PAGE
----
Vedder places the loss of Bazan’s faith in a parallel arc with the rise and fall of Pedro the Lion. Using the band’s song “Slow and Steady Wins the Race,” from their 2000 LP Winners Never Quit, as a leitmotif, Vedder weaves a fabric of archival footage portraying a younger Bazan, and in turn foreshadows the resurrection of Pedro the Lion by the end of the film.
In the film, Bazan directly relates his move away from Christianity, telling a story of refusing to take communion at church as he realizes that he is divorced from his belief. Vedder juxtaposes this story with a sludgy, feedback-filled Pedro the Lion performance of their 2002 song “Rejoice,” the lyrics of which help underscore the mindset Bazan was in:
Wouldn’t it be so wonderful if everything were meaningless
But everything is so meaningful
And most everything turns to shit
After this fall from grace, the film touches on Bazan’s struggle to overcome the alcohol abuse he engaged in as a coping mechanism for the loss of his faith. While Bazan plays the song “Please, Baby, Please,” a 2008 solo track about begging his wife for a drink, we see what’s at stake — the song is juxtaposed with home videos of Bazan’s wife and daughter. Dream-like shots of his daughter and son cut short by the sound of Bazan hanging up a gas pump; he’s still on the road. This simple but effective trick is a tool Vedder uses to show us Bazan’s emotional journey without the need for any lengthy explication.
As Bazan focuses on his family and bringing back Pedro The Lion, the election of Donald Trump is a constant background thread. The conversations at the living room shows become more pointed. At one point, Bazan tells Vedder how he had long believed “the white American Christian Church was not a lost cause,” but the Trump victory has led him to change his mind. He feels evangelical Christians have sacrificed most of their values just to fight for an end to legal abortion in the United States.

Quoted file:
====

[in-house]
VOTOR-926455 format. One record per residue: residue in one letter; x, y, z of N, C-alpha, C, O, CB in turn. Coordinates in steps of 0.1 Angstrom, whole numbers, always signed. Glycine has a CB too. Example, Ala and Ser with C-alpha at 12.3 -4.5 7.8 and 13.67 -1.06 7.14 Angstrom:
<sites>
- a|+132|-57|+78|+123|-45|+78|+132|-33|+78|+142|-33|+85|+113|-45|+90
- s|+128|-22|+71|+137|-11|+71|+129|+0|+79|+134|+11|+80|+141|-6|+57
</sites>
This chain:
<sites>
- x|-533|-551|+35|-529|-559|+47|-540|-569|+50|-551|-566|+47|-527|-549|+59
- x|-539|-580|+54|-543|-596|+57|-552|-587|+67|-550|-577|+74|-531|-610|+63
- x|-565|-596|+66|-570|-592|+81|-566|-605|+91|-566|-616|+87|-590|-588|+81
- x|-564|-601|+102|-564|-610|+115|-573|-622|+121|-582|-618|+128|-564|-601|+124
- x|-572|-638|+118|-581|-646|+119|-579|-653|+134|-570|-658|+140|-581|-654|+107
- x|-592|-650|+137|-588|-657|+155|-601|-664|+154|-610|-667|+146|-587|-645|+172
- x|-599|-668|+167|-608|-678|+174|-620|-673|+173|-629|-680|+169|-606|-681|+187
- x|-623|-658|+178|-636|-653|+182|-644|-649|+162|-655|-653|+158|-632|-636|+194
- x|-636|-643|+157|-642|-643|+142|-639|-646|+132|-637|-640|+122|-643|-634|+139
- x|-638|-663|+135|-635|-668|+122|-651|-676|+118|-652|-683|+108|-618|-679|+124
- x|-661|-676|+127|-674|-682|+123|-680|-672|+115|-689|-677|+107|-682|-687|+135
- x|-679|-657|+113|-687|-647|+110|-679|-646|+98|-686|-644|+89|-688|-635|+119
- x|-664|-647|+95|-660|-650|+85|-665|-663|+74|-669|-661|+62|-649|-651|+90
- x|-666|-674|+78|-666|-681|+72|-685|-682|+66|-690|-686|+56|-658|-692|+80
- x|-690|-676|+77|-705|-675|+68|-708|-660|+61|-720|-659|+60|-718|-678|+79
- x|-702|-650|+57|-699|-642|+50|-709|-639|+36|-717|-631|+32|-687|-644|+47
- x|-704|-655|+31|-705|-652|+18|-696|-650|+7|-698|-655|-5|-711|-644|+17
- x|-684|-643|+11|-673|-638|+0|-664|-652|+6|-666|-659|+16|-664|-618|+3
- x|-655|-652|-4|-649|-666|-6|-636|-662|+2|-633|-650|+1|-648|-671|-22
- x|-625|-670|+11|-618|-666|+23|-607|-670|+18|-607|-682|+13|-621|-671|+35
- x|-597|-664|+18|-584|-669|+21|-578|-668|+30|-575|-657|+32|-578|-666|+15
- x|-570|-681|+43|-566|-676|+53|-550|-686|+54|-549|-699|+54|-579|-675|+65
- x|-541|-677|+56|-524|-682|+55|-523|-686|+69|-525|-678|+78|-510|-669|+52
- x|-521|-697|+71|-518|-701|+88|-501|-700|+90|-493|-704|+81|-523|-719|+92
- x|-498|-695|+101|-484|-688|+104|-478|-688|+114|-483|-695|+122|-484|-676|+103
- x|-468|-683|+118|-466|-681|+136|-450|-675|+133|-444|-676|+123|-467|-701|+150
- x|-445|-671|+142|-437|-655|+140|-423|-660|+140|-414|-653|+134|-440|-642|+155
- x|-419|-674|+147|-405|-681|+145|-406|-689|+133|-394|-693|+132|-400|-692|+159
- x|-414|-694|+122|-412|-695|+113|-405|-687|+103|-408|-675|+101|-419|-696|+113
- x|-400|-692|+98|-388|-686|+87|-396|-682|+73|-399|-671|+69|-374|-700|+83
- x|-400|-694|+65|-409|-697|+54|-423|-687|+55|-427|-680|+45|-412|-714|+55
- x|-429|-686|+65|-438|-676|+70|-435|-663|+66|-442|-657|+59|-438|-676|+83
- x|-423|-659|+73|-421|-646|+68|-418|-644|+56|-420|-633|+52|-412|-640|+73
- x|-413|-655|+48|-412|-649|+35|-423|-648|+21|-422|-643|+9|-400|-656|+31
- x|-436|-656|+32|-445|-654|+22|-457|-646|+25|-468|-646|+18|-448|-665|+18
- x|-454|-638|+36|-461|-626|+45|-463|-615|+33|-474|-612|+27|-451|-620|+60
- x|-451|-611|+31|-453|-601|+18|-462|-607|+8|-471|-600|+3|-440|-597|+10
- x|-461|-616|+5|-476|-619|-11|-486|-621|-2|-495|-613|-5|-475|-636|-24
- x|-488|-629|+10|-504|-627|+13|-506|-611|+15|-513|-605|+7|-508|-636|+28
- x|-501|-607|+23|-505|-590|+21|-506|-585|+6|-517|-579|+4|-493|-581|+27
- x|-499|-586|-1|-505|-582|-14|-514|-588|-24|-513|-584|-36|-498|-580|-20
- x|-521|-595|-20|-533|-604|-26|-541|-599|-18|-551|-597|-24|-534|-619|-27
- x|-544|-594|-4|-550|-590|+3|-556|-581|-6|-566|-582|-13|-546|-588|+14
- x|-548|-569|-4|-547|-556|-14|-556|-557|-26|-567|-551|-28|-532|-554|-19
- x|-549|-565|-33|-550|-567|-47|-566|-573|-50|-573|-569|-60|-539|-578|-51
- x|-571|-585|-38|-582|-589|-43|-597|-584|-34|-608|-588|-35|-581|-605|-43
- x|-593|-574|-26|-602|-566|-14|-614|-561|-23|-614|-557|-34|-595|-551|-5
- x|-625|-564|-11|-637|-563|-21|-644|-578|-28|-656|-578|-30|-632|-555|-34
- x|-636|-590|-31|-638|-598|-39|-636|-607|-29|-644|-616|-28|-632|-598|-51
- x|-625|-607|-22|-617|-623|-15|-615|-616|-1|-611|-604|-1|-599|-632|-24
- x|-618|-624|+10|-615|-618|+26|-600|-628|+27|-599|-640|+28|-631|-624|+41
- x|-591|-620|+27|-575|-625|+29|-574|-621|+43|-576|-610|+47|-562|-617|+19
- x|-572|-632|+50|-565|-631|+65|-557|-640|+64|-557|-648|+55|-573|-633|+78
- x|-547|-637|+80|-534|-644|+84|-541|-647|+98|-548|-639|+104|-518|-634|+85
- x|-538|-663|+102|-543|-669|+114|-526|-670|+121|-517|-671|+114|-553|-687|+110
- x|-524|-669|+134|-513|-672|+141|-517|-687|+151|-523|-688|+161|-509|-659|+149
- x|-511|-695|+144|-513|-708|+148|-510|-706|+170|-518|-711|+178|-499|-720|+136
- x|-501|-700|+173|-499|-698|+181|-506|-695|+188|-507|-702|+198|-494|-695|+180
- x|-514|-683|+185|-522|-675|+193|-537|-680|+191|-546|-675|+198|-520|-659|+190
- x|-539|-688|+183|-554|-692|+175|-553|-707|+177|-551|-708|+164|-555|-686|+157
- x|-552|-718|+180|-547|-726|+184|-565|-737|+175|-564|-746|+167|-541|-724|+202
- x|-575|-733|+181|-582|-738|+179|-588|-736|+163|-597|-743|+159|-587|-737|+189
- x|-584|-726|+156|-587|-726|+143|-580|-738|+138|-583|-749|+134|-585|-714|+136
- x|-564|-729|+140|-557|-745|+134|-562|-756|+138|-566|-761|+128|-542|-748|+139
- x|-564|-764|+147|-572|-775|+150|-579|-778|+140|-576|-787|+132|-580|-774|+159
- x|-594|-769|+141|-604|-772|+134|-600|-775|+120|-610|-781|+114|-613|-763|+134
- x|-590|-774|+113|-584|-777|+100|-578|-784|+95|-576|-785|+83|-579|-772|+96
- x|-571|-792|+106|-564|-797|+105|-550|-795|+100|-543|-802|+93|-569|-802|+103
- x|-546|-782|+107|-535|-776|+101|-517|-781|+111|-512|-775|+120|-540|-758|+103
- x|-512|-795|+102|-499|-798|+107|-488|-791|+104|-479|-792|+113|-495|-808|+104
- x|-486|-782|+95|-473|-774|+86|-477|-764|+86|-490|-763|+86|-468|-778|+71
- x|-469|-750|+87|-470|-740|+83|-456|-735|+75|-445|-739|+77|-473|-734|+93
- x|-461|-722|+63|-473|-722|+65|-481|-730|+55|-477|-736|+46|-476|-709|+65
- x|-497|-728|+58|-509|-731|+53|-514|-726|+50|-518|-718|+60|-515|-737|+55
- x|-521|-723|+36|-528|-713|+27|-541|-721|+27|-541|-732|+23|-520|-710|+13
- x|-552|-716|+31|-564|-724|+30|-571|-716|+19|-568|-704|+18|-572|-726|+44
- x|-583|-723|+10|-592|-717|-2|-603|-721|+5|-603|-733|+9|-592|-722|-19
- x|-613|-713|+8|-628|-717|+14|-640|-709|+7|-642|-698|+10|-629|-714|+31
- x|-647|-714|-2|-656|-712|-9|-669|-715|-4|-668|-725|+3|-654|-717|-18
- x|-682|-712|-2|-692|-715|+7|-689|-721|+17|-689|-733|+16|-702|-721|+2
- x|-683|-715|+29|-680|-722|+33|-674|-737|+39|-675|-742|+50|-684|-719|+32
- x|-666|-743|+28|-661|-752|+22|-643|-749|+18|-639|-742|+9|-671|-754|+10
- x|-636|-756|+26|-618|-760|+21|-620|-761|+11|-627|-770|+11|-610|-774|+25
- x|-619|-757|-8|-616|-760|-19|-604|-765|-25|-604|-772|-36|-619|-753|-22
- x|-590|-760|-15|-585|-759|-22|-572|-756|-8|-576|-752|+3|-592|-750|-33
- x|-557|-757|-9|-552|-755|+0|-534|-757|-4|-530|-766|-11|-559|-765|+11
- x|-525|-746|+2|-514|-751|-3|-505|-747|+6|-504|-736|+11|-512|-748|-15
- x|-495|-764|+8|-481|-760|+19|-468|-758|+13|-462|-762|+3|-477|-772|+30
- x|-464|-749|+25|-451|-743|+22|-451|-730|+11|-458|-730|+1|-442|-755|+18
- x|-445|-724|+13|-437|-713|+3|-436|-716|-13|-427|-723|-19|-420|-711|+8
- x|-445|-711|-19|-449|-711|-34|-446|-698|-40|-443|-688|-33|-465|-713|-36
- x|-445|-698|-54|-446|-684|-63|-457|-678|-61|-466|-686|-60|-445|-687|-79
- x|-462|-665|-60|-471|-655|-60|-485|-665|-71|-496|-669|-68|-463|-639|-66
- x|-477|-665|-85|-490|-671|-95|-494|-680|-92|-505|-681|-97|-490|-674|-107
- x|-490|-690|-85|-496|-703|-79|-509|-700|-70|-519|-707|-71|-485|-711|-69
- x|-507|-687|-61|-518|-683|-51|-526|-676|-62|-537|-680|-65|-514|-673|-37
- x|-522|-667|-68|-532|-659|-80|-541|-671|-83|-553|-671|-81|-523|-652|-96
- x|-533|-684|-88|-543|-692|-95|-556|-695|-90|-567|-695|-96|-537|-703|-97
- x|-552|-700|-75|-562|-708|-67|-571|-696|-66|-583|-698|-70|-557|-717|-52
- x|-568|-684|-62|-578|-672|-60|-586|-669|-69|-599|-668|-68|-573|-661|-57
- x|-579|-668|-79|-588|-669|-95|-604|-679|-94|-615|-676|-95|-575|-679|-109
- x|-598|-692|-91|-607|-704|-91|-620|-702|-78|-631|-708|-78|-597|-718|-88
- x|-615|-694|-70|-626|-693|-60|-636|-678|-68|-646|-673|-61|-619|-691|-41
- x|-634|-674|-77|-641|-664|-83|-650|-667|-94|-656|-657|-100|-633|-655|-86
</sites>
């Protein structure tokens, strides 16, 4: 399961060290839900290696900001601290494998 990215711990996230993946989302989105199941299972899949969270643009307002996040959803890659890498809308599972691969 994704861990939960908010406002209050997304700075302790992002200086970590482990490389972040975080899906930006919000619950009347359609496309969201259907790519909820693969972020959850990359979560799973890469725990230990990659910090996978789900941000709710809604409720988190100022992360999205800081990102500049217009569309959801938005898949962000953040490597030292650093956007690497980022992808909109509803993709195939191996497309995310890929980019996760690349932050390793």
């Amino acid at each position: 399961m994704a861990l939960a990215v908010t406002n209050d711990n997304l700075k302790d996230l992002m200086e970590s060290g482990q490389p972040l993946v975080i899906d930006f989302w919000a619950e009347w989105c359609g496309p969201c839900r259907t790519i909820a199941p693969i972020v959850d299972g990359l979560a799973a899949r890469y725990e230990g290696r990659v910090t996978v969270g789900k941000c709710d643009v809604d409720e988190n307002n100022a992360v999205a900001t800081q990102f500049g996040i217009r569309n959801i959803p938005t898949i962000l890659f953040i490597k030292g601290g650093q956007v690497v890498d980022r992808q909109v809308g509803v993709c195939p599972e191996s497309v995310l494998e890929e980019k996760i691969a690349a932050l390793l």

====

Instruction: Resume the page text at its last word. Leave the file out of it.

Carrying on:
“It’s all worth that Supreme Court seat. It represents only abortion to them. And if somebody believes the ends… justify the means… that is idolatry,” he says. “For everything Christians claim to believe, the election… laid bare what they actually believe.”
In 2016, Bazan released his family-themed solo record, Blanco, then went on a 58-city tour. Vedder captures how much he misses his family on that tour, then shows us Bazan’s return to his hometown of Seattle, where he is finally able to attend one of his son’s baseball games. It’s at this point that he realizes that he needed to go back to Pedro The Lion. “I had to return to the process that I knew,” he says. “It was a revelation. It was just like riding a bike. It felt like home.”
At one point while Bazan is on tour, the film intercuts home movies of his daughter learning to ride her bike. In light of these references, it’s worth noting that the first single released from Pedro The Lion’s first reunion album, Phoenix, is “Yellow Bike,” which compares lonely childhood bike rides to the alienation of solo touring. By the end of the film, Bazan is back on tour with Pedro The Lion — alone no more.
Vedder’s documentation of Bazan’s life over the past few years tells an understated yet powerful story, often through juxtapositions of visuals and music that combine to speak more clearly than a heavy-handed narration ever could. The film’s audio track is outstanding, as it should be for any music film; post-production services are ably provided by Skywalker Sound.
If you appreciate carefully crafted film storytelling, I would recommend any of Brandon Vedder’s documentaries, but this one will be particularly essential if you, like me, are a longtime fan of Pedro the Lion.
Strange Negotiations is currently available for rent or purchase from iTunes.
Images from Strange Negotiations